COVID-19: Kerala Man Feeds, Houses 131 Migrants, Wins Hearts

This Kerala man houses and feeds over 130 migrant labourers stranded in his village. Here’s the full story.

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Abdul Khader spends eight thousand rupees per day to feed the migrants. Representational image.

Abdul Khader, a former telephone operator in Porapad village, Kerala, has taken it upon himself to feed and provide shelter to over 131 migrants, stranded in the area, thanks to the COVID-19 lockdown.

Porapad is a small village in Trikaripur panchayat, in which a number of migrants from Bihar and Jharkhand. A report from The New Indian Express provides details.

Mounting Expenses, And High Risk

“When I heard of the lockdown, I did not think twice before taking over their responsibility.”
Abdul Khader

An expat who worked as a telephone operator in Dubai, Abdul Khader has spent over Rs 80,000 across ten days on food for the stranded migrants. In addition to this, he has housed them in large, hall sized rooms. Televisions, fans, ten bathrooms were provided. Abdul Khader then hired plates and dinnerware to feed the stranded migrants.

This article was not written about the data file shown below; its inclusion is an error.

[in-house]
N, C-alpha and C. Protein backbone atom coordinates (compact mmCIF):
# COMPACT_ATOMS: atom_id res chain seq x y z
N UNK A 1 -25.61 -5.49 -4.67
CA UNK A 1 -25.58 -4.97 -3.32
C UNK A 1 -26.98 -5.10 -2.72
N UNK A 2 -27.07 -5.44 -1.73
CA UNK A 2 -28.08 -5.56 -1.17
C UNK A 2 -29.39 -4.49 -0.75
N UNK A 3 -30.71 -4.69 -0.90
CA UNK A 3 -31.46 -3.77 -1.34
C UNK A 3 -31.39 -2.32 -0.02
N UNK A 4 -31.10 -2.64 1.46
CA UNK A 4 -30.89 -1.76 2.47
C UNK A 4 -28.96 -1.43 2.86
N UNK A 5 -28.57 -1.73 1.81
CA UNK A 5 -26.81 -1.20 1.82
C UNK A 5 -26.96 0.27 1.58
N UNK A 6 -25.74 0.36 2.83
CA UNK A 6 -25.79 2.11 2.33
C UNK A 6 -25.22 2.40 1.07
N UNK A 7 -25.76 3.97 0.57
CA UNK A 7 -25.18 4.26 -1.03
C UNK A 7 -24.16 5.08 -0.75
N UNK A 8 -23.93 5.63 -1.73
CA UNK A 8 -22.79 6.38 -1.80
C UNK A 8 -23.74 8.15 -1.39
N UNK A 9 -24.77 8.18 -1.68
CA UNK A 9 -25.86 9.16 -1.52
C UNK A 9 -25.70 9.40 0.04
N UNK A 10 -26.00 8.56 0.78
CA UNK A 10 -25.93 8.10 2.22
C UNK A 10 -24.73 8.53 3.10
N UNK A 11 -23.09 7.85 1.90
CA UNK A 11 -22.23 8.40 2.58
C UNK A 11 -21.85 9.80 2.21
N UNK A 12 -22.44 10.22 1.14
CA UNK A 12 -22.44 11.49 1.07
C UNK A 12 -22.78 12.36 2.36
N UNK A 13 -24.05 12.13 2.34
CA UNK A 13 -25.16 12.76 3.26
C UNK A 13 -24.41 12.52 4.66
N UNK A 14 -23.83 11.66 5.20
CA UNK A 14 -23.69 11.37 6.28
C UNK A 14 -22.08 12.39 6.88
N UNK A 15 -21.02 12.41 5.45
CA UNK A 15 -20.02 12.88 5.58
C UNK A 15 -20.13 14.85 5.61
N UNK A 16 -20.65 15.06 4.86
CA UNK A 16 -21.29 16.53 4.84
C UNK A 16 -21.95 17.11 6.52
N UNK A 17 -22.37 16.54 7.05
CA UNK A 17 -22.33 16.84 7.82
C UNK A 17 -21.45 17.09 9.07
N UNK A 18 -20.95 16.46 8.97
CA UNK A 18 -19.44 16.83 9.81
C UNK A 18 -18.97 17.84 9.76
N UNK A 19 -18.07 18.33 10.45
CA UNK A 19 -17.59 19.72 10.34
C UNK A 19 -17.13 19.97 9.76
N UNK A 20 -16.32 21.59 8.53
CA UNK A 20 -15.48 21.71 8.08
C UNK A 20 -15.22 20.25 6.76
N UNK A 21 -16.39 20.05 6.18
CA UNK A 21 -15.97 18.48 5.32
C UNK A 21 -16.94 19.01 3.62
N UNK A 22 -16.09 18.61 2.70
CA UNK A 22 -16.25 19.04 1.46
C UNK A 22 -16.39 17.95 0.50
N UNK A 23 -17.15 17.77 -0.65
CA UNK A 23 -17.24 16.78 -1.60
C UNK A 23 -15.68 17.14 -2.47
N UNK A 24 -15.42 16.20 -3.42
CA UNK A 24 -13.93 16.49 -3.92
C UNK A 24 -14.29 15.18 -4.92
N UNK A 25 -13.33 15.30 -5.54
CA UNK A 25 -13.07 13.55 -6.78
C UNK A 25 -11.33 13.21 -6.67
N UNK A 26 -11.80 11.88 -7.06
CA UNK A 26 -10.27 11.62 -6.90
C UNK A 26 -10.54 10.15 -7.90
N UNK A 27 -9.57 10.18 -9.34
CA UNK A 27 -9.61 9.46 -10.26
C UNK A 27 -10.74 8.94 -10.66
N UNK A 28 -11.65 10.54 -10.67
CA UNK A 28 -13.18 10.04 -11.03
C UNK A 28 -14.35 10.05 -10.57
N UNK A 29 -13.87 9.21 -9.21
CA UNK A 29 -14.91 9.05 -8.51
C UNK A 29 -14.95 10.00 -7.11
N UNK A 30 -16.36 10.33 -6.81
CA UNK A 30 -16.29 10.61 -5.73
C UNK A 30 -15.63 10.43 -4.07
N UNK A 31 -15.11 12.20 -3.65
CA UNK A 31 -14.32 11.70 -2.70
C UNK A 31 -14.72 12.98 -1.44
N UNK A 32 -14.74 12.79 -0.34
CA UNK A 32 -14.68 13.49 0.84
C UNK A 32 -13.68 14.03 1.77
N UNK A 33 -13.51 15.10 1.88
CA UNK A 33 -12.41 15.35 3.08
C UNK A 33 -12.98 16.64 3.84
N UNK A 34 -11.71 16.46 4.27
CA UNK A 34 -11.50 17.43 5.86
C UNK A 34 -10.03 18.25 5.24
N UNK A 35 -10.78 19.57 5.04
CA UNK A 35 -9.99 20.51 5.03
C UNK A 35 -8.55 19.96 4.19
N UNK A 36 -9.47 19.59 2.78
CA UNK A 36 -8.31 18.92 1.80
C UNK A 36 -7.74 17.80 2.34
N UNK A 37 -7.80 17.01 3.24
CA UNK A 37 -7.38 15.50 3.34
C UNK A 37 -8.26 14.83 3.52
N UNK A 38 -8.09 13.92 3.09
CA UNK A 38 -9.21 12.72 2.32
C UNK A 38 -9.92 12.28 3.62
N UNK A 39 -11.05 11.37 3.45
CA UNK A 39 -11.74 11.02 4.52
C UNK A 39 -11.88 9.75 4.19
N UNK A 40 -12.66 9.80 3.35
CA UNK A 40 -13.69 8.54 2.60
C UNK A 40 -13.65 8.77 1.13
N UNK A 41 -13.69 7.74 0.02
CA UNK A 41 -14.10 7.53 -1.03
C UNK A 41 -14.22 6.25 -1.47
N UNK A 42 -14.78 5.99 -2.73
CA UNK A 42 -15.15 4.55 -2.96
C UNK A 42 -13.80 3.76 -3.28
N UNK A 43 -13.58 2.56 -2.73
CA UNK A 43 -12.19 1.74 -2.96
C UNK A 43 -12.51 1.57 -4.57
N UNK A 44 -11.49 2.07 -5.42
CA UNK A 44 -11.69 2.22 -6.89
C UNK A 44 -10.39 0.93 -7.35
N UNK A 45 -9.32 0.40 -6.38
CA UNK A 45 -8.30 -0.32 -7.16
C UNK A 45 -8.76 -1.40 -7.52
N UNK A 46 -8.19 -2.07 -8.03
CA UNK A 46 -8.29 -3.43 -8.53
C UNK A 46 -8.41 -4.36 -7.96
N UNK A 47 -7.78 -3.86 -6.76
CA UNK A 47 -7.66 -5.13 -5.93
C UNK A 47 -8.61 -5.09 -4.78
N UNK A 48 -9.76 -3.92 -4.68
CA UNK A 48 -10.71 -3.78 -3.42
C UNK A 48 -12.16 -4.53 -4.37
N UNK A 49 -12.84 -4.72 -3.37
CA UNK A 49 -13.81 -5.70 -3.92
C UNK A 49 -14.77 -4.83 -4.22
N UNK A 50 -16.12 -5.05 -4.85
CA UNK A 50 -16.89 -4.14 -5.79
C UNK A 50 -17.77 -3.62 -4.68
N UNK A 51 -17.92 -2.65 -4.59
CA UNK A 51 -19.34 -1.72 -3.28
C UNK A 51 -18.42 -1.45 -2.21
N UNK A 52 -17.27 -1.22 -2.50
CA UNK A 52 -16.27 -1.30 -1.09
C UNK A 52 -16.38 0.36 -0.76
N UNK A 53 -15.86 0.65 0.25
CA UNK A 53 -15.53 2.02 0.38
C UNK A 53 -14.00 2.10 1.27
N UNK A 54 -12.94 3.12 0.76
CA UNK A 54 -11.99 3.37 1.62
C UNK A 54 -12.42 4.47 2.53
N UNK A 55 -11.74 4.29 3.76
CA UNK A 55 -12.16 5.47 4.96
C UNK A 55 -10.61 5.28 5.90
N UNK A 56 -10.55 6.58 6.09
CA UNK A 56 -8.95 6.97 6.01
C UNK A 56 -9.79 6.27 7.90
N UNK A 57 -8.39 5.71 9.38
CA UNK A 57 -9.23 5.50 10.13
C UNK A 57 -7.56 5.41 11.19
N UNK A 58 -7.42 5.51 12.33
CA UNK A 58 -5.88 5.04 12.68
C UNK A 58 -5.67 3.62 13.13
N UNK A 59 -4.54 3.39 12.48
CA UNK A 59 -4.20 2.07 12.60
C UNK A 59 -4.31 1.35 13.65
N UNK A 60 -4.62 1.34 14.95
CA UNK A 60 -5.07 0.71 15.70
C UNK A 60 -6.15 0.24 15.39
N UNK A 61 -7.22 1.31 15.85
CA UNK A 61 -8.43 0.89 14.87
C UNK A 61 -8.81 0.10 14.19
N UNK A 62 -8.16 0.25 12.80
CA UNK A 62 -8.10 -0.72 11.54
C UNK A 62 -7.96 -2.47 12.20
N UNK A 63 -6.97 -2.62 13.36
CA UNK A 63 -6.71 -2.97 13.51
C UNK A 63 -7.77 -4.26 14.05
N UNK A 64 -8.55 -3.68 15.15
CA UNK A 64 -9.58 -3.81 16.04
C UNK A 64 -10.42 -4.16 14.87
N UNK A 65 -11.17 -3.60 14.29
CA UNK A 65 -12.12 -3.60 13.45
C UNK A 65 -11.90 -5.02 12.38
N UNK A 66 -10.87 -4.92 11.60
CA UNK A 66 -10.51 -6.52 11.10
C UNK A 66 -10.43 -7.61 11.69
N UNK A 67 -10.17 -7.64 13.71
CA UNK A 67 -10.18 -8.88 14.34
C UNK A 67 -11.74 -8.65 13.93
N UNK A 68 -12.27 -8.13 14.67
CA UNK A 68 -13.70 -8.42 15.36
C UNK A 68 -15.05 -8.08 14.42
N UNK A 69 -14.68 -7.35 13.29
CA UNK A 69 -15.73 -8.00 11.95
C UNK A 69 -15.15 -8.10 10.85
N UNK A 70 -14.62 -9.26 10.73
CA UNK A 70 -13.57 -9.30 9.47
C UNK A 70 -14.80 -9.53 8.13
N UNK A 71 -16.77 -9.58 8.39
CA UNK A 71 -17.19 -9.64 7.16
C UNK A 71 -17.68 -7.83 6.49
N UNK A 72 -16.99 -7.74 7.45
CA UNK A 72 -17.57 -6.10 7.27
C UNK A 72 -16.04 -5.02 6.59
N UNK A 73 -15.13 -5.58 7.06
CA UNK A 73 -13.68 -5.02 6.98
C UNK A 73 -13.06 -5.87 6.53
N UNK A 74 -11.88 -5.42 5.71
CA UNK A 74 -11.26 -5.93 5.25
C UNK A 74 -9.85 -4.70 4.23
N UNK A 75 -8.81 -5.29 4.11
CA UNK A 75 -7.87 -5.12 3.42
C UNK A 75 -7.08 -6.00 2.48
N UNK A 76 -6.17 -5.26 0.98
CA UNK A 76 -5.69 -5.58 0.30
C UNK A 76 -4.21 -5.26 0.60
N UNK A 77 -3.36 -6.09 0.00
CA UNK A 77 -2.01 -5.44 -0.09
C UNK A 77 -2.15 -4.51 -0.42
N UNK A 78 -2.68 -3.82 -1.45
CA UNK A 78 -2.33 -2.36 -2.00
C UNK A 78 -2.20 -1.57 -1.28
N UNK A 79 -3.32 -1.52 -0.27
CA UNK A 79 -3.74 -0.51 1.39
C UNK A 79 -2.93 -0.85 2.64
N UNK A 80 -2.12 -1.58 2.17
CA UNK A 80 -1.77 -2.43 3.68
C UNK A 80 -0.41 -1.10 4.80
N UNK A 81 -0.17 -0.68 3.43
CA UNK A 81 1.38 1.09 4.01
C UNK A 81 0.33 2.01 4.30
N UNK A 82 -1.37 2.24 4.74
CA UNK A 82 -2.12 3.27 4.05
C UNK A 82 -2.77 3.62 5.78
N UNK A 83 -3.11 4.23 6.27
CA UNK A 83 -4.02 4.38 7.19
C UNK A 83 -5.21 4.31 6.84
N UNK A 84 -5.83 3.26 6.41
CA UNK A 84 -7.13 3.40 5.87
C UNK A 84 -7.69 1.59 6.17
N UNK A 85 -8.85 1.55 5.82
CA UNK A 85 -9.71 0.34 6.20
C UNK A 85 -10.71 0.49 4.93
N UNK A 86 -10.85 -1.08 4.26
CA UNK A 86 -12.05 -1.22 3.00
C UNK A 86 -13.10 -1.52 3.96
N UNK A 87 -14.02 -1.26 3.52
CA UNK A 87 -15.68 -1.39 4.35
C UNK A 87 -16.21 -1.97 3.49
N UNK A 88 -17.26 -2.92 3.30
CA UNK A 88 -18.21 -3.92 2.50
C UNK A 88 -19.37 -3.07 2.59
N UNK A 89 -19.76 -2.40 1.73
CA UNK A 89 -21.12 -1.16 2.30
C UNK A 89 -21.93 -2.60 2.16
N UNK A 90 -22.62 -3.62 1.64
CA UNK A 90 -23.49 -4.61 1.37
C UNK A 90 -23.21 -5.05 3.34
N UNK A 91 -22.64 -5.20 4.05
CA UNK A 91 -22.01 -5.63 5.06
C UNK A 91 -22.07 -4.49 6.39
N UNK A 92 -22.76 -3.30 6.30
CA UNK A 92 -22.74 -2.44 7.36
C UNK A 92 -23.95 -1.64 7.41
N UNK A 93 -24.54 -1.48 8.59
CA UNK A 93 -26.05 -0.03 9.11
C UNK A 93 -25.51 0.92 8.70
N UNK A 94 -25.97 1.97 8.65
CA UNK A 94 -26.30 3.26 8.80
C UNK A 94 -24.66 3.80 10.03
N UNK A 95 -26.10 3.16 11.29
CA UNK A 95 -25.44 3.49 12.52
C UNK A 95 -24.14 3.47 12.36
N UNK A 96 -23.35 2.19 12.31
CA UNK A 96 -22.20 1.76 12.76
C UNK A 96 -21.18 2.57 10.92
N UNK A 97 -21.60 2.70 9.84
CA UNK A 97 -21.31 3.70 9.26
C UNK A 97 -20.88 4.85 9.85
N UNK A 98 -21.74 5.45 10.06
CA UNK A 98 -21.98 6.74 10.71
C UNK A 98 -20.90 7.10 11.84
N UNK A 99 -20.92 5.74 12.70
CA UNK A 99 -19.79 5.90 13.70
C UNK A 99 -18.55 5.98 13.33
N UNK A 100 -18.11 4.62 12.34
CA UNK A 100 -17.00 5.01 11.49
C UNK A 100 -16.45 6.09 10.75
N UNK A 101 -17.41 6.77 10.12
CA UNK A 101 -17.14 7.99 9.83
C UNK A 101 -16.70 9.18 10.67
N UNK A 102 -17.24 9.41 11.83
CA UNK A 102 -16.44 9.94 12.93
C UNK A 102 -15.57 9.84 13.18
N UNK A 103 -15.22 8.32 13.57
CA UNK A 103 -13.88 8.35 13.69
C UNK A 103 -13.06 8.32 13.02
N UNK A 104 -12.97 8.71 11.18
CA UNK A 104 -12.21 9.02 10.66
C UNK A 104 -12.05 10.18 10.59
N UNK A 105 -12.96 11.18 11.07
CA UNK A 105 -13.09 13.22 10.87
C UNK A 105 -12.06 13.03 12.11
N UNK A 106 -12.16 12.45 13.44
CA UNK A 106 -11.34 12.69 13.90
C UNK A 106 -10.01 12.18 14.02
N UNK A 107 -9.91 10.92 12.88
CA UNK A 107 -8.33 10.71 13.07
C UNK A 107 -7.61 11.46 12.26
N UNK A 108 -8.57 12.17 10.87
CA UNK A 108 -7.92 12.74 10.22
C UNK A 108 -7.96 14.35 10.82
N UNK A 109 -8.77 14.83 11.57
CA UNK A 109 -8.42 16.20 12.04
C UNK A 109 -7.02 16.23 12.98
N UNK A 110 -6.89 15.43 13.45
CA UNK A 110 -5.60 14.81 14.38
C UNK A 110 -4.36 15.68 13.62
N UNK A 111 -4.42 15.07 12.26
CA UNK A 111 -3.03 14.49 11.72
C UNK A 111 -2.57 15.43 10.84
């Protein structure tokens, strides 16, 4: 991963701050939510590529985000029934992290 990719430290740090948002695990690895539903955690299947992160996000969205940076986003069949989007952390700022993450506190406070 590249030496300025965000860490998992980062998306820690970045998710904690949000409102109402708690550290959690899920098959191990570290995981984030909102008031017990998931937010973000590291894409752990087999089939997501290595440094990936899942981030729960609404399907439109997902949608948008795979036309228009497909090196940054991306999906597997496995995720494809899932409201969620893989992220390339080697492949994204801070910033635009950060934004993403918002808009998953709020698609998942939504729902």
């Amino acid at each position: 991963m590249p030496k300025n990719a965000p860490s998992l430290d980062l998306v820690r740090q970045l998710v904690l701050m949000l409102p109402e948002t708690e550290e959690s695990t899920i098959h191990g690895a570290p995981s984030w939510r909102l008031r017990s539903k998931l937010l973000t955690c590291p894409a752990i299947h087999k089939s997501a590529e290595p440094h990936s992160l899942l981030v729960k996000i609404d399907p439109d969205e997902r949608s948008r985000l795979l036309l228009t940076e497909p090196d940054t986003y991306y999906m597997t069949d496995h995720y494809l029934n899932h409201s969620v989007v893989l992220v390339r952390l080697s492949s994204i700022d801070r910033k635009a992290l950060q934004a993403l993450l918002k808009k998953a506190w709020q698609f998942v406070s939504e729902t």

Initially, chicken and beef were part of the menu. But as the curfew tightened, it is now a vegetarian affair with lentils, rice and soybeans.

Khader, who had employed a few of the migrant labourers in his field to farm vegetables, worked in Dubai as for Al Ain university for forty years. It was only four years ago that he retired and returned to his home village.

As for the expense and the risk of contracting the virus, Abdul Khader seems positive and determined.

“When I heard of the lockdown, I did not think twice before taking over their responsibility. What if the corona takes me tomorrow. The best thing money can do is the satiate the hunger of a person.”
Abdul Khader

The migrants are thankful, and glad that Abdul has taken the bite off the lockdown, especially in the absence of any money or work. Nevertheless, it is hard to stave off melancholy when faced with more uncertainty. A migrant labourer Ganesh told New Indian Express that he was worried about how much longer this system could sustain him as he still has a “family to take care of back home.”

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